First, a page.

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Can an Intervening Insurance Company Sue for Breach of Contract?

Robert M. Freedman
Tharpe & Howell - Sherman Oaks Office

Todd R. Howell
Tharpe & Howell - Santa Ana Office

February 15, 2013

If a party in litigation has a default judgment entered against it, can its insurance company still file a motion to intervene and use the same defenses that would have been available to the insured if not procedurally barred as a result of the default? In Western Heritage Ins. Co. v. Superior Court, 199 Cal.App.4th 1196 (2011), the Court determined the answer to be “yes.”

In that matter involving a developer who entered into construction contracts with subcontractors, the court noted, among other things, that (a) An intervening party is not bound by another party's procedural defaults; and (b) Cases permitting insurers to intervene do so in order to allow the insurers to litigate liability and damages issues their insureds are prevented from litigating.

A recent article about Western Heritage argues an intervening insurance company has a right, as part of such an intervention, to bring a breach of contract action against subcontractors for failure to obtain additional insured endorsements, if the breach of contract action can be considered a defense, and that this holds true even if the insurer is not a party to such contracts.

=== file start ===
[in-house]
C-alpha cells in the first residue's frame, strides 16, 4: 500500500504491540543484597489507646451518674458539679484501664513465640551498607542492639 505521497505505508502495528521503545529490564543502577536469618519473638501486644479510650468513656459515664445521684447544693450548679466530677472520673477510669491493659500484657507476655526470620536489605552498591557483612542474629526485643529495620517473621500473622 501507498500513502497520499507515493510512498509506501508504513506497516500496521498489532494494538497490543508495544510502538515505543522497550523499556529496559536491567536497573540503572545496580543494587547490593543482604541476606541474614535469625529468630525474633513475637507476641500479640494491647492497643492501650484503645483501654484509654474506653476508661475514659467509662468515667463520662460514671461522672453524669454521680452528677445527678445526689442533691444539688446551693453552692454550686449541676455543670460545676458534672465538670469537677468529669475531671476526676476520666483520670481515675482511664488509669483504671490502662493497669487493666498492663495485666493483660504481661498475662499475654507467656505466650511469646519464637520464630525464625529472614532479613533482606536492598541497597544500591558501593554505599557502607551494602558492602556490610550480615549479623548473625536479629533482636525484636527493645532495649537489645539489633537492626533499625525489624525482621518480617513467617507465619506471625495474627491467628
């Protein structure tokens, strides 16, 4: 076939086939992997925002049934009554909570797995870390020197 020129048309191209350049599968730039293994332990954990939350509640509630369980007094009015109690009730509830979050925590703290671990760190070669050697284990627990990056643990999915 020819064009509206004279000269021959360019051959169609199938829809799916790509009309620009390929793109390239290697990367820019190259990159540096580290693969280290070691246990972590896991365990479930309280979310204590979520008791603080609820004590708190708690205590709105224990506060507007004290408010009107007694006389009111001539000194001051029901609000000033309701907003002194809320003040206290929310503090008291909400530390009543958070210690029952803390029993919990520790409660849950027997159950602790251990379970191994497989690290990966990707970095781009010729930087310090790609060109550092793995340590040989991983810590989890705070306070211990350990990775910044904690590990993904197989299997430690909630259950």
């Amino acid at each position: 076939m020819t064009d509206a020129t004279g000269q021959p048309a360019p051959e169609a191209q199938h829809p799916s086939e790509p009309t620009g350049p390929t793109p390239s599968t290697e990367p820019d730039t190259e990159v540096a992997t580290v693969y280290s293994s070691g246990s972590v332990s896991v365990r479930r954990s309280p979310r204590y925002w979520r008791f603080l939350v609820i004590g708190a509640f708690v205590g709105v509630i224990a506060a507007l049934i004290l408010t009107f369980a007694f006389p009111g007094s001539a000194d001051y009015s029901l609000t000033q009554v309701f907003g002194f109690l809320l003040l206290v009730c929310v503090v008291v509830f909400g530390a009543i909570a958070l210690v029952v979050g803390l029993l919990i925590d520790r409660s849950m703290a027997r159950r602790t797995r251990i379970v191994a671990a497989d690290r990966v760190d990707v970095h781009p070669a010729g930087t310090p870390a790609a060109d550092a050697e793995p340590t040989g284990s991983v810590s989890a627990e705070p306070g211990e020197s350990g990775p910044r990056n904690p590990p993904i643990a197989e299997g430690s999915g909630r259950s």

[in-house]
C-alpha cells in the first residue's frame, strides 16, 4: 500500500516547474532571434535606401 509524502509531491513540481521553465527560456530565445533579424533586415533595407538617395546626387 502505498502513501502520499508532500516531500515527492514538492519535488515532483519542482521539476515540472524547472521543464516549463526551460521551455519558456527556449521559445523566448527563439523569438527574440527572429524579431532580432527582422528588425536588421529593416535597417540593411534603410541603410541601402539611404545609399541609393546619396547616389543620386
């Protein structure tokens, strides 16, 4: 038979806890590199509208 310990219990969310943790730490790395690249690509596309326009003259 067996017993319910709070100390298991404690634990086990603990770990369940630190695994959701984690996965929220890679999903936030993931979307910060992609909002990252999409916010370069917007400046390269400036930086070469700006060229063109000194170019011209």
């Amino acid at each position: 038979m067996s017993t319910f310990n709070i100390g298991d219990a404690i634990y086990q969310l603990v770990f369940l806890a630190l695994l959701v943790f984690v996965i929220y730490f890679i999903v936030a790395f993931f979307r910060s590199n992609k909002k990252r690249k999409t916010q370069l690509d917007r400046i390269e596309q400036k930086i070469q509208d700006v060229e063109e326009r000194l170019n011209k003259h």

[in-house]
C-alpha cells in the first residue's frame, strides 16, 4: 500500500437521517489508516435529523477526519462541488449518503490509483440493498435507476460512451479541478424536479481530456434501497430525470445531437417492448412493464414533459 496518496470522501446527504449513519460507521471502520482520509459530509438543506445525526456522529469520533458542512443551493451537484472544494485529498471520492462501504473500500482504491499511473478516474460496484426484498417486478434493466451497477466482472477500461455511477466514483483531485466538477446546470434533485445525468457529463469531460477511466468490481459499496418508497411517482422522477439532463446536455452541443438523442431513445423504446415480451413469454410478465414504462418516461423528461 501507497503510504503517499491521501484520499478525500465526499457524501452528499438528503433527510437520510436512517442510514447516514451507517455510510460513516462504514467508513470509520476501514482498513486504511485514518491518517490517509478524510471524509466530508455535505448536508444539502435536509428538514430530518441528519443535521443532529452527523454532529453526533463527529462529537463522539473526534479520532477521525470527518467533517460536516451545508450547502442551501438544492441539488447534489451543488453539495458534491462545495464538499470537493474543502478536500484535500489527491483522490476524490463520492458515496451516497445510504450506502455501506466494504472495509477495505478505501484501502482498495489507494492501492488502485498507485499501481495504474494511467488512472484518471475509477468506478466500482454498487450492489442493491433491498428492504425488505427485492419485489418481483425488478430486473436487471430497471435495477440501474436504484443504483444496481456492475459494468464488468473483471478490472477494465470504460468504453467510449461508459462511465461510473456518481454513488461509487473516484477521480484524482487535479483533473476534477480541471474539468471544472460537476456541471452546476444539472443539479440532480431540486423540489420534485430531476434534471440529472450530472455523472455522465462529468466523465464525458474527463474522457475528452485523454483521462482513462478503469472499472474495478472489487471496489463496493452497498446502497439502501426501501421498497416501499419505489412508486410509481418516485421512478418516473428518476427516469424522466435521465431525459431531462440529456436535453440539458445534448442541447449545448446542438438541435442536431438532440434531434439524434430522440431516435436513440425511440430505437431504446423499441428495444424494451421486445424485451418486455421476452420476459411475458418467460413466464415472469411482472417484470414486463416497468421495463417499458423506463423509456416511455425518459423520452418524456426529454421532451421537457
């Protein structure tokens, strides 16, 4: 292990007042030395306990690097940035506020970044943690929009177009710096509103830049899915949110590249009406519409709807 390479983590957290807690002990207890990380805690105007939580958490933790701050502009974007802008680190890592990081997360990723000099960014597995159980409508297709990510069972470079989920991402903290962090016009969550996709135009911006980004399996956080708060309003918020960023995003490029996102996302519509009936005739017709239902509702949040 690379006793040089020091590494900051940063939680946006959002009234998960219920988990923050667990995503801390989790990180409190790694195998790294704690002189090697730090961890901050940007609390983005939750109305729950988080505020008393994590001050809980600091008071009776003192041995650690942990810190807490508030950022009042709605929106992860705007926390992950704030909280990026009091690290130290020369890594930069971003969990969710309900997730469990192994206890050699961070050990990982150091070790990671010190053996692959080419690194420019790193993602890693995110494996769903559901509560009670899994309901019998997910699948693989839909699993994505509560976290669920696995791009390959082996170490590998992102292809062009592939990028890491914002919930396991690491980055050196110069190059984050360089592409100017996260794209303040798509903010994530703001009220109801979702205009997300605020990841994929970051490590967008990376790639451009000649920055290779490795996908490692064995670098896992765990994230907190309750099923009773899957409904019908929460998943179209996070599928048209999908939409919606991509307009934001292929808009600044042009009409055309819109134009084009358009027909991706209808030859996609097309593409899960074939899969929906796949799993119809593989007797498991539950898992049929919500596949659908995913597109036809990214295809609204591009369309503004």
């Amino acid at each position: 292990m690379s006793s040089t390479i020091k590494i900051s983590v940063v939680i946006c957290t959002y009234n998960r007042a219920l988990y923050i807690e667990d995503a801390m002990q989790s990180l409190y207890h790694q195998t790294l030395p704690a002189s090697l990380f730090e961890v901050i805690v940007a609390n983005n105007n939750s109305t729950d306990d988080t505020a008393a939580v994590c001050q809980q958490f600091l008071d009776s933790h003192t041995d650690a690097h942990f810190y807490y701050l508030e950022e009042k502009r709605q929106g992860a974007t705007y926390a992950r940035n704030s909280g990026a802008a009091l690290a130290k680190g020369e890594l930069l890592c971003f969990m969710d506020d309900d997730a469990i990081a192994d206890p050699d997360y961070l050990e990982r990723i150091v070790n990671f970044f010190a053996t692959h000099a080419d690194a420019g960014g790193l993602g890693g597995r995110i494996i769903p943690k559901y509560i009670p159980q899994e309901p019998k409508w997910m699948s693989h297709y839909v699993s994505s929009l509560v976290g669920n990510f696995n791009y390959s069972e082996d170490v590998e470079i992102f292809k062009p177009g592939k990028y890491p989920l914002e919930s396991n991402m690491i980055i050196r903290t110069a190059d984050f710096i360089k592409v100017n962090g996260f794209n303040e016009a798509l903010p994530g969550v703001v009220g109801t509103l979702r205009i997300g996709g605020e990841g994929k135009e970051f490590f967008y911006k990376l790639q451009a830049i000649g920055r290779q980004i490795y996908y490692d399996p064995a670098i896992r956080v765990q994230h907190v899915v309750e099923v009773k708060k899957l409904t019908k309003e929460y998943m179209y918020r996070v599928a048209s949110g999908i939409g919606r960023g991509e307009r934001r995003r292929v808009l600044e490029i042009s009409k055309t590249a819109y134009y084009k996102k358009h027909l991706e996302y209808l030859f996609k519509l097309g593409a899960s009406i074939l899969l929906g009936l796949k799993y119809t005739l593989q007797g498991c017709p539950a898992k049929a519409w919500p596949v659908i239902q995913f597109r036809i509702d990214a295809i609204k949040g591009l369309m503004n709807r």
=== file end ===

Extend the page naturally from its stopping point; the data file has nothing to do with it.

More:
When determining if a breach of contract action by an insurer under these circumstances is permitted, the following inquiries should be made:

  • Will a windfall or alternative recovery occur if the insurer pursues the breach of contract claim? (If so, the claim should not be permitted.)

  • Is the breach of contract claim directly and contractually linked to the damages sought by plaintiffs? (If not, the claim should not be permitted.)

Subcontractors should be aware of potential limitations that apply to actions brought by insurers who intervene, and take to ensure that the process is appropriate to the underlying action.


The views expressed in this document are solely the views of the author and not Martindale-Hubbell. This document is intended for informational purposes only and is not legal advice or a substitute for consultation with a licensed legal professional in a particular case or circumstance.

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